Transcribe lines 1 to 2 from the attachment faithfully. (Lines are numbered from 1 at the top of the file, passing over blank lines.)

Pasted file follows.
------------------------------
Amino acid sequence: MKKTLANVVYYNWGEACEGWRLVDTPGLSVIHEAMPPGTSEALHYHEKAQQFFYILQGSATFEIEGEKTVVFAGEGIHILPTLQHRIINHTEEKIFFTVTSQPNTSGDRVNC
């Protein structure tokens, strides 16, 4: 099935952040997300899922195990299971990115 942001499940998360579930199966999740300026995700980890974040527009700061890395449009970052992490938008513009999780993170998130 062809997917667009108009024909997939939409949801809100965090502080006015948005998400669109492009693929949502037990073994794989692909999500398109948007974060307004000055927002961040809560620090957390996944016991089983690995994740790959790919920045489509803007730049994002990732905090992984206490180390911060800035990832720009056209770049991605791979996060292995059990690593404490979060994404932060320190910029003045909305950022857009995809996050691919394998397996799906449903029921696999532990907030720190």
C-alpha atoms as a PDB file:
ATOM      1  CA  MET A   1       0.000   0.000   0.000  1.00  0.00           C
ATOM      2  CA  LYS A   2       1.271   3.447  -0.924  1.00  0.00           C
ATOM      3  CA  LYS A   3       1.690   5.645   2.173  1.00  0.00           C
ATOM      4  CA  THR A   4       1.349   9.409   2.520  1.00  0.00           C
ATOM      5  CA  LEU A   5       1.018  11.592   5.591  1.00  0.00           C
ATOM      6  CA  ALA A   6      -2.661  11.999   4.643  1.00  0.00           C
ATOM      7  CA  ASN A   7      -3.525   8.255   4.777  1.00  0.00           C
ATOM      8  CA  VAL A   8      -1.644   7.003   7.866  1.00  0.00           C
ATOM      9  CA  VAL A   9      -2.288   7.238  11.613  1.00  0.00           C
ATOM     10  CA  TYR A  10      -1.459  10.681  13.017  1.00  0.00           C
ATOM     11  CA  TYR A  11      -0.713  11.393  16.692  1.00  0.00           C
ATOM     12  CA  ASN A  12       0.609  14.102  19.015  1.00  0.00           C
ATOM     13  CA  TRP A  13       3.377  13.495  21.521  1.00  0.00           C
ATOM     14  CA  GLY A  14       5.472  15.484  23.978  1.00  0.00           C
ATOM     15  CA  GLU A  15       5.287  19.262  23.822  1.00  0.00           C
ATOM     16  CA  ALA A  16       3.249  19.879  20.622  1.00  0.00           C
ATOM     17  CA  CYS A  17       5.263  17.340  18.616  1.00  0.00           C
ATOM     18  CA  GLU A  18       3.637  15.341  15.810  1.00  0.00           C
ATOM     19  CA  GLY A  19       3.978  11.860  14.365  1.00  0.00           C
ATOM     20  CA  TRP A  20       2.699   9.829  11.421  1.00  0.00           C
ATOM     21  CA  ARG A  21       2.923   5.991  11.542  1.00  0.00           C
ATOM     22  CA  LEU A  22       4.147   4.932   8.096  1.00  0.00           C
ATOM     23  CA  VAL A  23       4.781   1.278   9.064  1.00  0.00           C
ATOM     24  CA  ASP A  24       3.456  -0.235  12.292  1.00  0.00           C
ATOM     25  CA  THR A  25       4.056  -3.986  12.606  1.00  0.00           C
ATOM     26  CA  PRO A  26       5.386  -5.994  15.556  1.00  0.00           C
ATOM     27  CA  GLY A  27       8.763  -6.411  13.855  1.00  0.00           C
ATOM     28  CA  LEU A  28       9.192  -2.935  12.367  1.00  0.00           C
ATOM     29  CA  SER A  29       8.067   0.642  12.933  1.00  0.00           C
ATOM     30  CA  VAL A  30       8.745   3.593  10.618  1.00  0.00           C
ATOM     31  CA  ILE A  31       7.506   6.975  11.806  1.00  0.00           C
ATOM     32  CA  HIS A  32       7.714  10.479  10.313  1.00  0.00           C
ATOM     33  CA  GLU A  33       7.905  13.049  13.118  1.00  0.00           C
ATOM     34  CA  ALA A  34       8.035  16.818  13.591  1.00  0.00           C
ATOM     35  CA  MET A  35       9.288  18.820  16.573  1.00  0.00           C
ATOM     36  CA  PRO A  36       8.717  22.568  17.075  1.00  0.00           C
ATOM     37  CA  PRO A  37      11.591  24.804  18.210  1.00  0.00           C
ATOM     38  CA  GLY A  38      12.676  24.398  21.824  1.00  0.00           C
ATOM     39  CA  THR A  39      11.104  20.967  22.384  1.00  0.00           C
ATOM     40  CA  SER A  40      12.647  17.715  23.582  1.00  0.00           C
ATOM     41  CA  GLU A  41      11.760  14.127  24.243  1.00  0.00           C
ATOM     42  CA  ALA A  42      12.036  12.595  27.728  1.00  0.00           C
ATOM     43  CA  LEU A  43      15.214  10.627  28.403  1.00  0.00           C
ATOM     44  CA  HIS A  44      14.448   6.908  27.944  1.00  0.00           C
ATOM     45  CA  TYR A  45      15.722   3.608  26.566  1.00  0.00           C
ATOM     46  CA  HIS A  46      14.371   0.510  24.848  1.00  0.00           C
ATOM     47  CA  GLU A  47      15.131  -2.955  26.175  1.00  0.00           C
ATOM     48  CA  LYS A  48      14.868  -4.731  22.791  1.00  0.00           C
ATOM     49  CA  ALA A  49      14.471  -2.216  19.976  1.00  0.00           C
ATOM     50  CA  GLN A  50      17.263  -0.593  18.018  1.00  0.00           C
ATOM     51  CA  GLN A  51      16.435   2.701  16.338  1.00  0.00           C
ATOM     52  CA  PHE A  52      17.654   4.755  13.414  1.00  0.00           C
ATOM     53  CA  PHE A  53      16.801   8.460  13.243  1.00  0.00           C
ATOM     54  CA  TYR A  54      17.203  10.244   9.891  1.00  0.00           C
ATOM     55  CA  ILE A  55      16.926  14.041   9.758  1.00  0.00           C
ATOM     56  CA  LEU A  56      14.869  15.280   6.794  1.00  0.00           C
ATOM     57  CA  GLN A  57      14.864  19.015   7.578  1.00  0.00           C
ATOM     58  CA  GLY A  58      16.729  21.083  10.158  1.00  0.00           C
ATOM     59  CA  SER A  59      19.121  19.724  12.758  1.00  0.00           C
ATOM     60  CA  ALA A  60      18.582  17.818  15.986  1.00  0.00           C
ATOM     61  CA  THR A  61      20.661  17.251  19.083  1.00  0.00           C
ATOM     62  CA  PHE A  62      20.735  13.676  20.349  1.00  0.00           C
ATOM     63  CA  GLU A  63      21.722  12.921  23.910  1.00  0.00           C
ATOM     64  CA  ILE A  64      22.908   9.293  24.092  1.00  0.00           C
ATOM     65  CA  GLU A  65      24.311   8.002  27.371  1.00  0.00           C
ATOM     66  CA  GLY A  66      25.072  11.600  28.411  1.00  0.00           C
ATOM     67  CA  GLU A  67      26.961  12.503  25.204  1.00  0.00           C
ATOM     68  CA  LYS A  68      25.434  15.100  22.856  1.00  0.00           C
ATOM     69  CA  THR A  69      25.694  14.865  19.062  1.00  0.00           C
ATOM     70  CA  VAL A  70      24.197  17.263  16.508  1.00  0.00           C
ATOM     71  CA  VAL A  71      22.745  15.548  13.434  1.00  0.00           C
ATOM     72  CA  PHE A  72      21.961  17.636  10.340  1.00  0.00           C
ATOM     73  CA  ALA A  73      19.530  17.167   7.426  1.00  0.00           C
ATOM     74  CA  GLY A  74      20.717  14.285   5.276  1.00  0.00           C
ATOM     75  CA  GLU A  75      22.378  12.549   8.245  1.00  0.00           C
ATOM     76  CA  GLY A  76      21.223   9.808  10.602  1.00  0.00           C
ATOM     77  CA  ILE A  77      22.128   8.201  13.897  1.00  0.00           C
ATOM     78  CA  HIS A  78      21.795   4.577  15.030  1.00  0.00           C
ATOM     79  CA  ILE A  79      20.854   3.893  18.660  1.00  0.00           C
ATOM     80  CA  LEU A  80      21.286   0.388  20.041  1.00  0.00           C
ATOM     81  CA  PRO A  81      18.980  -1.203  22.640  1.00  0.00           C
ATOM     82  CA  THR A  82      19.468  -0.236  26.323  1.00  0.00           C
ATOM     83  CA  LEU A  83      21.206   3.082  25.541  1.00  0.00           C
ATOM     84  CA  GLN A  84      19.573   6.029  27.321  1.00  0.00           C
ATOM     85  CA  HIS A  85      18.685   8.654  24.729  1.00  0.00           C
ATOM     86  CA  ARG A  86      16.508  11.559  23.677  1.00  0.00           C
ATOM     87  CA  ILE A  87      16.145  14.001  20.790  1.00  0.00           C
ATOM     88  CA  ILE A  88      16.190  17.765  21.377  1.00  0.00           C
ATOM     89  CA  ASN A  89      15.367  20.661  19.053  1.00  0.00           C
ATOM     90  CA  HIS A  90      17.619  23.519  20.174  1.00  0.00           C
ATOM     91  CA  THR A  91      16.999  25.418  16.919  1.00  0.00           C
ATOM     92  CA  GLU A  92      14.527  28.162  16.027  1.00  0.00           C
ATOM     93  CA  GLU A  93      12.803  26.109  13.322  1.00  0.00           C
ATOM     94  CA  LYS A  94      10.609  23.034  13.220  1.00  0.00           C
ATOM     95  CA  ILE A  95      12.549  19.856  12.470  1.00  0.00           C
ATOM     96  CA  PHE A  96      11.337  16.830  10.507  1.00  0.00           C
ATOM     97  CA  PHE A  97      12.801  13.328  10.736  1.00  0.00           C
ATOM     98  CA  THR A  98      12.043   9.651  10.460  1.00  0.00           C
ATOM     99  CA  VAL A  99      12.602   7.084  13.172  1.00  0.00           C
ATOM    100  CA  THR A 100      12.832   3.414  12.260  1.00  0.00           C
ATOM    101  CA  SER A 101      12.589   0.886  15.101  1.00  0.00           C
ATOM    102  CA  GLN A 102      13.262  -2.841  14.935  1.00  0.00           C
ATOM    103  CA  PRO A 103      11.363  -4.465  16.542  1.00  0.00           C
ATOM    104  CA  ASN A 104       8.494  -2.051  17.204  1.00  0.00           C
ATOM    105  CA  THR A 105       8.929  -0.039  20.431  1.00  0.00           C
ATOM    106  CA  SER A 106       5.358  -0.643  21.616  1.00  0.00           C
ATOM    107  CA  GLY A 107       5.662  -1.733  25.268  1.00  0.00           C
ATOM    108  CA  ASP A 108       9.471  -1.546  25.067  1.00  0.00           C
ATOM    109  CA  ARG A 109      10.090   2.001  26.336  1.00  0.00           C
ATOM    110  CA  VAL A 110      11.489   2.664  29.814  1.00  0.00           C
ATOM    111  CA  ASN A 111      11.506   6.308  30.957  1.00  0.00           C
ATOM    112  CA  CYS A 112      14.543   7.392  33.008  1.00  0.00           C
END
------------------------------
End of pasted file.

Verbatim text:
Amino acid sequence: MKKTLANVVYYNWGEACEGWRLVDTPGLSVIHEAMPPGTSEALHYHEKAQQFFYILQGSATFEIEGEKTVVFAGEGIHILPTLQHRIINHTEEKIFFTVTSQPNTSGDRVNC
């Protein structure tokens, strides 16, 4: 099935952040997300899922195990299971990115 942001499940998360579930199966999740300026995700980890974040527009700061890395449009970052992490938008513009999780993170998130 062809997917667009108009024909997939939409949801809100965090502080006015948005998400669109492009693929949502037990073994794989692909999500398109948007974060307004000055927002961040809560620090957390996944016991089983690995994740790959790919920045489509803007730049994002990732905090992984206490180390911060800035990832720009056209770049991605791979996060292995059990690593404490979060994404932060320190910029003045909305950022857009995809996050691919394998397996799906449903029921696999532990907030720190």